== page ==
But metaphysics has also always had its fair share of critics. The sceptic Pyrrho, for instance, denied the possibility of reliable knowledge and thought we should ‘suspend’ our judgments, rejecting not only metaphysical claims but any kind of dogmatic claim to knowledge. The history of metaphysics also includes philosophers who criticize the possibility of obtaining knowledge of the basic or ultimate structure of reality or who consider the whole enterprise as building castles in the air. So metaphysics not only comprises the study of some fundamental questions that gave rise to famous philosophical systems and the study of these systems themselves, but also the discourses of their critique. Without discussing the long history of metaphysics, we will now turn to this critique in more recent times.
A staunch critic of the metaphysical tradition is Friedrich Nietzsche, who lived in the second half of the 19th century. In his view, metaphysics is nothing but the misleading invention of a Hinterwelt, a world of ‘Ideas’ beyond the world as we know it. But, according to Nietzsche, such a ‘world beyond’ or ‘world behind’ is simply a misunderstanding: it is a product of the philosopher’s imagination. These metaphysicians are seduced by language. Because we talk about horses as belonging to one kind, the suggestion arises that there ‘is’ something like the horse in general. There is, however, no reason at all to think that such an idea of horse contains an objective identity of all horses on some higher level, nor an objective validity over all horses (Nietzsche, 1886/2002, 20).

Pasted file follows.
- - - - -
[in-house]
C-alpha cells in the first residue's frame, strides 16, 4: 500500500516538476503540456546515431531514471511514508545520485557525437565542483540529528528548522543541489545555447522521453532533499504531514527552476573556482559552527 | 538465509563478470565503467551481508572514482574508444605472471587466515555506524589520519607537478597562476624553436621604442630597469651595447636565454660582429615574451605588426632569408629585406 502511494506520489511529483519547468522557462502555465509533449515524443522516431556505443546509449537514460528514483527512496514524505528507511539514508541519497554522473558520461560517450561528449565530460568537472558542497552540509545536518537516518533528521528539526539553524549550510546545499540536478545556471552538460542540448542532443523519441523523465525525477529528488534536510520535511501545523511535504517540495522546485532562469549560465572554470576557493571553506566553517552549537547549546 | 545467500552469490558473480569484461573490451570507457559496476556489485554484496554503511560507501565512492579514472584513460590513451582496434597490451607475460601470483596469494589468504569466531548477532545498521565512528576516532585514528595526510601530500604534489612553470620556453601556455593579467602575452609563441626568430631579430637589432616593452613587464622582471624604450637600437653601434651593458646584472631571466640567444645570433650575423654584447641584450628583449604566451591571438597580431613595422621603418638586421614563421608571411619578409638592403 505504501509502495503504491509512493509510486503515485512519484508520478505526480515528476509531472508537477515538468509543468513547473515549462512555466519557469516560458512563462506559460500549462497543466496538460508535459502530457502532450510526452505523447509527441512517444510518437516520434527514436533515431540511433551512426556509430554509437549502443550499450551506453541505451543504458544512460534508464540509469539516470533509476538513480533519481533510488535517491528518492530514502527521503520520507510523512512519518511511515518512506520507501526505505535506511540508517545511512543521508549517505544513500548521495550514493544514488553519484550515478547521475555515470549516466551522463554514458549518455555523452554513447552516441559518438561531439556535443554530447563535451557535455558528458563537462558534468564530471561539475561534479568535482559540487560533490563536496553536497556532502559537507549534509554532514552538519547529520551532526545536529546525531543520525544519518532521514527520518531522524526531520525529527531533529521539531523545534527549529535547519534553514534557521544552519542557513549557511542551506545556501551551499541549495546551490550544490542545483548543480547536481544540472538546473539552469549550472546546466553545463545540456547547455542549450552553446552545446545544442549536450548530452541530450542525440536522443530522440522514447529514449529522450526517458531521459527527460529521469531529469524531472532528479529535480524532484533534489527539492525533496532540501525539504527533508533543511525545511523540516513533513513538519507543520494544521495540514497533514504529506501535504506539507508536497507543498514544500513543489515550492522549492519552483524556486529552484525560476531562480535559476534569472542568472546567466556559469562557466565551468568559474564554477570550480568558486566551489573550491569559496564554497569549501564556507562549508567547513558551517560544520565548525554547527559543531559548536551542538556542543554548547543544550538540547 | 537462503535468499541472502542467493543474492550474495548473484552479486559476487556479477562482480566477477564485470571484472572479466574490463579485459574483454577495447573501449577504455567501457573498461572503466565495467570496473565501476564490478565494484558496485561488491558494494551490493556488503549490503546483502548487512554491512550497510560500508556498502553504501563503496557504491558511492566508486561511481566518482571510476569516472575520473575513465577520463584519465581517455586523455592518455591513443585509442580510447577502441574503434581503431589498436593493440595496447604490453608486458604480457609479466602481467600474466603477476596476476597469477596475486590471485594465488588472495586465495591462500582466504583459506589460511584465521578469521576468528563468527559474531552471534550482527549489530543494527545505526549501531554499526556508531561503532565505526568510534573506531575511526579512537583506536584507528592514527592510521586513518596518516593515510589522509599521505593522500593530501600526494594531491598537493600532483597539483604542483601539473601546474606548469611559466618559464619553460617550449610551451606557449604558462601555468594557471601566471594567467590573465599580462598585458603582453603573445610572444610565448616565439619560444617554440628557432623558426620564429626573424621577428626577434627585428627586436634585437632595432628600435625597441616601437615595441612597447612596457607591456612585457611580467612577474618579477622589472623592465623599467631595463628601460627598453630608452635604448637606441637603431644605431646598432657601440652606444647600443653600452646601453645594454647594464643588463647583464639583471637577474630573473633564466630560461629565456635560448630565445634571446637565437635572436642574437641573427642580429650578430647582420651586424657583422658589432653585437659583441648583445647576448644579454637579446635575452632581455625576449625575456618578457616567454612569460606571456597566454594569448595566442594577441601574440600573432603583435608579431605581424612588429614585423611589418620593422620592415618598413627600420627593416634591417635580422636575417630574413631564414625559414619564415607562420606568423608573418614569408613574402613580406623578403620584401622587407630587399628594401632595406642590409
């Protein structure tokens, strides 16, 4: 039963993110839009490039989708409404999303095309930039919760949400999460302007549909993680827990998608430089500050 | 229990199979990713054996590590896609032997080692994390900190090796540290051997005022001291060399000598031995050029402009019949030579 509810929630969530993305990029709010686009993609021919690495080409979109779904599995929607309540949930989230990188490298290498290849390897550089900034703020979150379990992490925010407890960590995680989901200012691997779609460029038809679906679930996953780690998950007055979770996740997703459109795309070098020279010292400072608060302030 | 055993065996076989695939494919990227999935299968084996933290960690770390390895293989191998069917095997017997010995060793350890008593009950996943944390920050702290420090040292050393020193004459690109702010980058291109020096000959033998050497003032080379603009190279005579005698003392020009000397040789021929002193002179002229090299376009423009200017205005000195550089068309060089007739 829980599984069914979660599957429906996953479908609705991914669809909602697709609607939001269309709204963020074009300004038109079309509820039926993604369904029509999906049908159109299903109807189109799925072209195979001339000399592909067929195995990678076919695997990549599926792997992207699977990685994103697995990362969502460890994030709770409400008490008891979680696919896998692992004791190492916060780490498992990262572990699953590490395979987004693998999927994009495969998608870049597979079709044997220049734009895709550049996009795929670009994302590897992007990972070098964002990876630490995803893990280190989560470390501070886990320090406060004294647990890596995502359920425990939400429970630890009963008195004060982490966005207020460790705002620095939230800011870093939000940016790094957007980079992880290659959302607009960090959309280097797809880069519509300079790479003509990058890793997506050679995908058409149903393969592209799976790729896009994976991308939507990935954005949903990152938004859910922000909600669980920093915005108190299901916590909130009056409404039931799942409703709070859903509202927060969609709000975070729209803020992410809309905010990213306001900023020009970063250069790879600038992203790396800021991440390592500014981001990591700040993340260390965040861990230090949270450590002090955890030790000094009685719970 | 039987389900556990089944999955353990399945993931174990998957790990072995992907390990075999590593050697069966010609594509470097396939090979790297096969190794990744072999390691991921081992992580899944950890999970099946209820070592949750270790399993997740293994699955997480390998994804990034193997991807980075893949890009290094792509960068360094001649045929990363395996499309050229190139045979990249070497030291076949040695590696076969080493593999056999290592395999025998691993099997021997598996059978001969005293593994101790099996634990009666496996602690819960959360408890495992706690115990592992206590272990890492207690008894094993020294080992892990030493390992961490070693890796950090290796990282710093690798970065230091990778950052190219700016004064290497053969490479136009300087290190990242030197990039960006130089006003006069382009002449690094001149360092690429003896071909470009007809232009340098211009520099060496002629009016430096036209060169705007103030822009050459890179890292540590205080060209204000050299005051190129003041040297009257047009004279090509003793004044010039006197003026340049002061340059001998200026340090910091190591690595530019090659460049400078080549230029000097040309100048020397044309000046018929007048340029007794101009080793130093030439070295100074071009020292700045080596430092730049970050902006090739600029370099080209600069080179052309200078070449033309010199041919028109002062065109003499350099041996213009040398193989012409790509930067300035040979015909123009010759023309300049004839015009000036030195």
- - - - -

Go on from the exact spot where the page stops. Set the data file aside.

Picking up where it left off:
Similarly, Nietzsche criticizes the whole western philosophical tradition. In his eyes, not only metaphysics, but also Christianity and all traditional moral values are fundamentally mistaken – a view summarized in his adage “God is dead.” (Nietzsche, 1882/2001, 119-120) Being more radical than his skeptical predecessors, he questions the principle of reason itself. According to Nietzsche, there is no solid rational order in reality, there only is the dynamic and ever-changing world that we know through our senses. Rather than trying to refute the rational argumentation for different metaphysical worldviews, Nietzsche sets out to describe where these views come from and how they could have developed. He does not just argue against metaphysics and Christianity as such, he explains their origins through a ‘genealogical method’ that unearths their historical roots (Nietzsche, 1887/2006).